In “The Level Up,” changemakers in the fitness and wellness industries tell us how they’re making an impact in their communities, from pushing for inclusivity to promoting body acceptance and so much more. Here, Verna Volker, founder of Native Women Running, discusses the importance of community, diversity, inclusion, and representation in fitness.
When Verna Volker took up running, she wasn’t looking to start a movement; she was just hoping to lose some weight. But as the 48-year-old former schoolteacher got more active, she noticed a complete lack of people like her — a self-proclaimed “chubby” middle-aged Native American (Diné) — represented in fitness media. So she decided to carve out space for herself and her community.
At first, the mission for Native Women Running (NWR) was fairly modest: creating a social media presence to showcase its namesake. But soon after Volker debuted the NWR Instagram account in 2018, it took on a life of its own. Today, that community consists of 30,000 followers from all across North America, with sponsored teams at top races like the Boston Marathon and annual charitable runs that have raised more than $150,000 to address the Missing and Murdered Indigenous Women crisis.
Volker grew up on the Navajo Nation reservation in New Mexico as the youngest of 10 children, spending the first three years of her life in a traditional hogan with a dirt floor. She’s found that running—including a 100K, four 50Ks, and two 50-milers to date—has helped her process both personal and collective trauma. Now living in Minneapolis with her husband and four kids, she recently retired from teaching to focus full time on NWR. Plus Volker also helps hold fitness companies (like her sponsors HOKA, Suunto, and Lily Trotters) accountable on their diversity promises, in part by providing them with tips for being impactful allies.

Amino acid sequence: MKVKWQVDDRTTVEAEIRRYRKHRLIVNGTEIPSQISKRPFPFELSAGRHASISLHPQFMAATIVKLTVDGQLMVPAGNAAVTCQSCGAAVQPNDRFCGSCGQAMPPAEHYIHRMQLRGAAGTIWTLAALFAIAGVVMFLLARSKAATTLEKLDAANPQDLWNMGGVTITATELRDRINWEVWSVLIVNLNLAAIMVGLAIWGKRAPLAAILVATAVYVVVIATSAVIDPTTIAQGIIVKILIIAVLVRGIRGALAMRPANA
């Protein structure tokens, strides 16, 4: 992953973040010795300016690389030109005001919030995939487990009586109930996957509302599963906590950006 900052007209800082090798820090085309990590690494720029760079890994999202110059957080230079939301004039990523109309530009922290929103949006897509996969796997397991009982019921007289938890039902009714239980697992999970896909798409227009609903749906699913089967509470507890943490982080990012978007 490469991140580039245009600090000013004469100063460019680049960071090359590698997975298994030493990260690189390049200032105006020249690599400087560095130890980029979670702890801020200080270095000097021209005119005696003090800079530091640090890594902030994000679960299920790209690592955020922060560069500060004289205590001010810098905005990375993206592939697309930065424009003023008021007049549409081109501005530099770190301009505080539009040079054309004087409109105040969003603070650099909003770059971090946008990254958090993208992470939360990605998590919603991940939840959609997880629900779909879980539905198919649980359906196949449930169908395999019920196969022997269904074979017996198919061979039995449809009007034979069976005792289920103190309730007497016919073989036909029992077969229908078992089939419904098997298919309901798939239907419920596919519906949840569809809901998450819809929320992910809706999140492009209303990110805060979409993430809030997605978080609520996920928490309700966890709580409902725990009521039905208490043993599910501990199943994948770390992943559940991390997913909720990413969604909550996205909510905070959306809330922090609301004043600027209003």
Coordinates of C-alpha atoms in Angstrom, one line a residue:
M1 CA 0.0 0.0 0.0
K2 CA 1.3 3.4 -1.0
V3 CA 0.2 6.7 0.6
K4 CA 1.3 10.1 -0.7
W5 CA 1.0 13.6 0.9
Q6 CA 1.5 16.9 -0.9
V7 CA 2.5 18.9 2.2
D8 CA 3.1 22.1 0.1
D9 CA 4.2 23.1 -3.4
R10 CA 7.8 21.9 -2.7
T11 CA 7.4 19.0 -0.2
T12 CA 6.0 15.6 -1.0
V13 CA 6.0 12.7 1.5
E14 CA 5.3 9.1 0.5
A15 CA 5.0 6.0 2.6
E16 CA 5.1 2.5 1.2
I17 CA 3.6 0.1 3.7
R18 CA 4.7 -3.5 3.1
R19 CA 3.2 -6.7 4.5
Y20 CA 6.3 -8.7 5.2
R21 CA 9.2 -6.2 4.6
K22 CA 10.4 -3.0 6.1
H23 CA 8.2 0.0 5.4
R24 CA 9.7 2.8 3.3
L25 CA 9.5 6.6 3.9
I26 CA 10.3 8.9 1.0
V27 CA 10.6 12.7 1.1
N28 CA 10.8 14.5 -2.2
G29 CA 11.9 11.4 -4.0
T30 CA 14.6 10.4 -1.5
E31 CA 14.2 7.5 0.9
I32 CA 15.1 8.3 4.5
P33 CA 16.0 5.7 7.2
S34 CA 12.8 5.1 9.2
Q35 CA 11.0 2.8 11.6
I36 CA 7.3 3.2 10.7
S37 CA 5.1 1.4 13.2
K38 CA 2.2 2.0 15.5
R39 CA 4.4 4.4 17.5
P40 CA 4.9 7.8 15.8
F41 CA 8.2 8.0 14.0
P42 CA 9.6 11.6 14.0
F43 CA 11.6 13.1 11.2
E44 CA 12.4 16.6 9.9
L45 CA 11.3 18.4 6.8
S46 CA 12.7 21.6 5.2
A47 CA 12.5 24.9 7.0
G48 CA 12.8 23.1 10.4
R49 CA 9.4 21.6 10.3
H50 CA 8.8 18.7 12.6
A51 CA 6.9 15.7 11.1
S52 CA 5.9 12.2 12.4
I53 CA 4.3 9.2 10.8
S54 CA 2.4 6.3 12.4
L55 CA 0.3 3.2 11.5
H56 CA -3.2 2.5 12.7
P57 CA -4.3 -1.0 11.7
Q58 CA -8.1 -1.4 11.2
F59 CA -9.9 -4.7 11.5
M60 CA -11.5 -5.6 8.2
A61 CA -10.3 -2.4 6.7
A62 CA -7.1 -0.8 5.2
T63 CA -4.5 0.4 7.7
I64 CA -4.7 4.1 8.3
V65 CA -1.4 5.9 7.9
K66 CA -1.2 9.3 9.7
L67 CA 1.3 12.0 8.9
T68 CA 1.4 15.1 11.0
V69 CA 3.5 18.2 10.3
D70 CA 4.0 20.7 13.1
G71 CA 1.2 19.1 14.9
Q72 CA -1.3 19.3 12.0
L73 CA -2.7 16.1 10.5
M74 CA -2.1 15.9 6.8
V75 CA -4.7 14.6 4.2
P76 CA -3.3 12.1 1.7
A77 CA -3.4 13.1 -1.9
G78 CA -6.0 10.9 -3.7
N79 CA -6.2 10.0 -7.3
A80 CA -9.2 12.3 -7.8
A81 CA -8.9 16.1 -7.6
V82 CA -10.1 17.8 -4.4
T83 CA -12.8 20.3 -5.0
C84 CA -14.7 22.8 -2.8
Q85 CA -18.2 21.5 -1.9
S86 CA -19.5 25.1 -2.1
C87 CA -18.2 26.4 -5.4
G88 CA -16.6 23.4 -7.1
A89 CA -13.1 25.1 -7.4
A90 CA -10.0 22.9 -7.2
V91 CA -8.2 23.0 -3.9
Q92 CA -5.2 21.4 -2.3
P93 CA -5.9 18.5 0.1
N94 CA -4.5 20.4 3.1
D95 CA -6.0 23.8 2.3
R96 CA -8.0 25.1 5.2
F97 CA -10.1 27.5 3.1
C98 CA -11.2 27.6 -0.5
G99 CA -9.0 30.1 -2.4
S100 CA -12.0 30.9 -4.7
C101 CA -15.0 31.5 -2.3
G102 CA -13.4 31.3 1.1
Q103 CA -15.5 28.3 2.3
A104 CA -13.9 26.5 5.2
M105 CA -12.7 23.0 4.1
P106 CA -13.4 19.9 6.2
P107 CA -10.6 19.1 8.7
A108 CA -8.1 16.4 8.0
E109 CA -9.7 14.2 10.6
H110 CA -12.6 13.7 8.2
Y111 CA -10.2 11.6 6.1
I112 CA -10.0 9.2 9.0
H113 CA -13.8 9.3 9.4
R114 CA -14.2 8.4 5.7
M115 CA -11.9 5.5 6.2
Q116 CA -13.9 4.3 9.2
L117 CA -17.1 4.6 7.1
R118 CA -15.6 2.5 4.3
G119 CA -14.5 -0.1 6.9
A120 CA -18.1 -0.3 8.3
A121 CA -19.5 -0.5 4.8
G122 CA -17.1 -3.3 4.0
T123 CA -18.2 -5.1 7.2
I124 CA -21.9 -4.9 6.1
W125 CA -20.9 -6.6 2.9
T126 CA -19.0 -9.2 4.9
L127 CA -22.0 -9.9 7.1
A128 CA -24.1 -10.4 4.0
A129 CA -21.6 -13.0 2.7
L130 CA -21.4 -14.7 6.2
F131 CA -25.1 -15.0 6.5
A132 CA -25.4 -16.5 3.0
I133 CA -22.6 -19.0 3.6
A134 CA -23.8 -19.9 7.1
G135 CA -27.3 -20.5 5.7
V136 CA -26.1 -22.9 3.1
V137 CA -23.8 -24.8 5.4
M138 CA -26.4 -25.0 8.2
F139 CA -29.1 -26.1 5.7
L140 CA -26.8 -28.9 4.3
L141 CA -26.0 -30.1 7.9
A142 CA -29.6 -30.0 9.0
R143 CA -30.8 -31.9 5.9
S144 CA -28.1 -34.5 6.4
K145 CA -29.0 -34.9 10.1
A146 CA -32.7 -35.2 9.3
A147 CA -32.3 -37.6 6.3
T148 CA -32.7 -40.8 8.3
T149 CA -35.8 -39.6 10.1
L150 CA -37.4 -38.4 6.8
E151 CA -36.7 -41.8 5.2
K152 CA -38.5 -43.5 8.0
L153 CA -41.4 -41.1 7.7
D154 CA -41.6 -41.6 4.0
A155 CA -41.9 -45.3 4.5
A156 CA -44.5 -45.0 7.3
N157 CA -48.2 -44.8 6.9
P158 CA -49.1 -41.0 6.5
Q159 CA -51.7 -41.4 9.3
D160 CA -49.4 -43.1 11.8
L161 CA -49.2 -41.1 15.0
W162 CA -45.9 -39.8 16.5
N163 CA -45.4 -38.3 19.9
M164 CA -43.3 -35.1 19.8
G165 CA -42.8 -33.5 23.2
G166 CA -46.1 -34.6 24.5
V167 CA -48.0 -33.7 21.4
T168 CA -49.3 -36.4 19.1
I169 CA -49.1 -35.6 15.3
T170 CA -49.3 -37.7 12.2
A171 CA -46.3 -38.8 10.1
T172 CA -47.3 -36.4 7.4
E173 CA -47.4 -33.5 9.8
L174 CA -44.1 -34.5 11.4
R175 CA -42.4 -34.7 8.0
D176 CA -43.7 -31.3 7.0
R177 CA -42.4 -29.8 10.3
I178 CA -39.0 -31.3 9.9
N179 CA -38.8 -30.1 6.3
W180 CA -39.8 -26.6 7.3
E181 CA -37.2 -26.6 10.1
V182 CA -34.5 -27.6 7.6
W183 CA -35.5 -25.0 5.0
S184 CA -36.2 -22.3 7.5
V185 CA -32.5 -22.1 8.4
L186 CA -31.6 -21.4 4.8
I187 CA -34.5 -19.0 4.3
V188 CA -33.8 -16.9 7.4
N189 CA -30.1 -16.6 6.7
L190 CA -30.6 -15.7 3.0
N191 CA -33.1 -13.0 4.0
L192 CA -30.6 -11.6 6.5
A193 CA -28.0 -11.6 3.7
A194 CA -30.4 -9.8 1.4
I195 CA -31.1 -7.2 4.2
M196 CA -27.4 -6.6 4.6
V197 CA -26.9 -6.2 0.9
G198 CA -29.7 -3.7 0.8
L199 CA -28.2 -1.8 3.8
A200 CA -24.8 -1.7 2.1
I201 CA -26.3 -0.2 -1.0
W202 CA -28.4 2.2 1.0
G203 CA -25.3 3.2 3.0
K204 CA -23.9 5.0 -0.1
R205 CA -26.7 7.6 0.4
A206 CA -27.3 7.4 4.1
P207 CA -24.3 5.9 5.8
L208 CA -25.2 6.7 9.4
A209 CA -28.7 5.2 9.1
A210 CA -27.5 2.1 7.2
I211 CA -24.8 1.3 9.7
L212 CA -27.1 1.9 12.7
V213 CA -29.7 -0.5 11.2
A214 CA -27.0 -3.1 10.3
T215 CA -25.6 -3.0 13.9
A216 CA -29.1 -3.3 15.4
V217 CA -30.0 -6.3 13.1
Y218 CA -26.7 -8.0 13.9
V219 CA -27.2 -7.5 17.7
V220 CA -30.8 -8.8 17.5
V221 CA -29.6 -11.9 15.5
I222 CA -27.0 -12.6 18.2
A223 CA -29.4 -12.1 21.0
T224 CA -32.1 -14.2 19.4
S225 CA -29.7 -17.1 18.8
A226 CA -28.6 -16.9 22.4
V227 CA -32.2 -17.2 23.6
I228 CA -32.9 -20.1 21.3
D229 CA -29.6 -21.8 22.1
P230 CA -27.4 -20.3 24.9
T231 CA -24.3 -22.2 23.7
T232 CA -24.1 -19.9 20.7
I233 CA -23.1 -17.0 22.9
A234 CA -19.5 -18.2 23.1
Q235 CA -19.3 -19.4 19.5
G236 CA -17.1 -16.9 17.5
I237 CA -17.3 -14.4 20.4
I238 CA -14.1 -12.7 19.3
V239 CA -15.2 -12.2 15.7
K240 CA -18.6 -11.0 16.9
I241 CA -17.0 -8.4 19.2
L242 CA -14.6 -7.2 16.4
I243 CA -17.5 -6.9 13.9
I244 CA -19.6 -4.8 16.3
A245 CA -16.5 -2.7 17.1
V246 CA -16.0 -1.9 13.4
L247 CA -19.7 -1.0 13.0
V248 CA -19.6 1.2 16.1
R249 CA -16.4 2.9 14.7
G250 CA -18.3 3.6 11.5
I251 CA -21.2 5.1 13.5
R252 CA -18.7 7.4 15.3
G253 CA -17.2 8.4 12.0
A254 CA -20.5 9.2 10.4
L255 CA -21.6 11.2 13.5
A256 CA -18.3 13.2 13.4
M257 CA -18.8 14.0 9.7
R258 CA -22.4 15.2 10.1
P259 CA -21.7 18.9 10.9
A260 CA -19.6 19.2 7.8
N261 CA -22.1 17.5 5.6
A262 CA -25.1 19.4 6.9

Here, Volker tells Bustle about her mission to make running more inclusive, one race at a time.
What does representation in running look like to you?
I started Native Women Running because I didn’t see myself in running, which is such a white space centered around the blond, fit, fast girl. But for me, it’s every body type and every group of people, specifically Native women representing their tribes and sharing their journeys, no matter what level they’re at.
Many people don’t realize that running has long been part of Native cultures. Even though I found running later in life, I remember hearing a story growing up that was passed down from one generation to the next: When you wake up in the morning before the sun rises, you run to the east to greet Creator and say your prayers, which helps you stay in balance in life. Now that I run, that makes so much sense to me.
A lot of that has been lost over time because of erasure. I recently talked to an older white gentleman at a marathon expo who told me, “I’ve been running all my life, and I never realized how your people could be excluded from running.” It hits him. That’s why we’re creating space with groups like Black Men Run, Latinos Run, and Native Women Running.
Looking back, what are your proudest accomplishments thus far?
I’m really proud of how we’ve grown organically. I started this as a Native woman simply trying to give others like me a platform to share their stories. Now it’s become a full-fledged movement.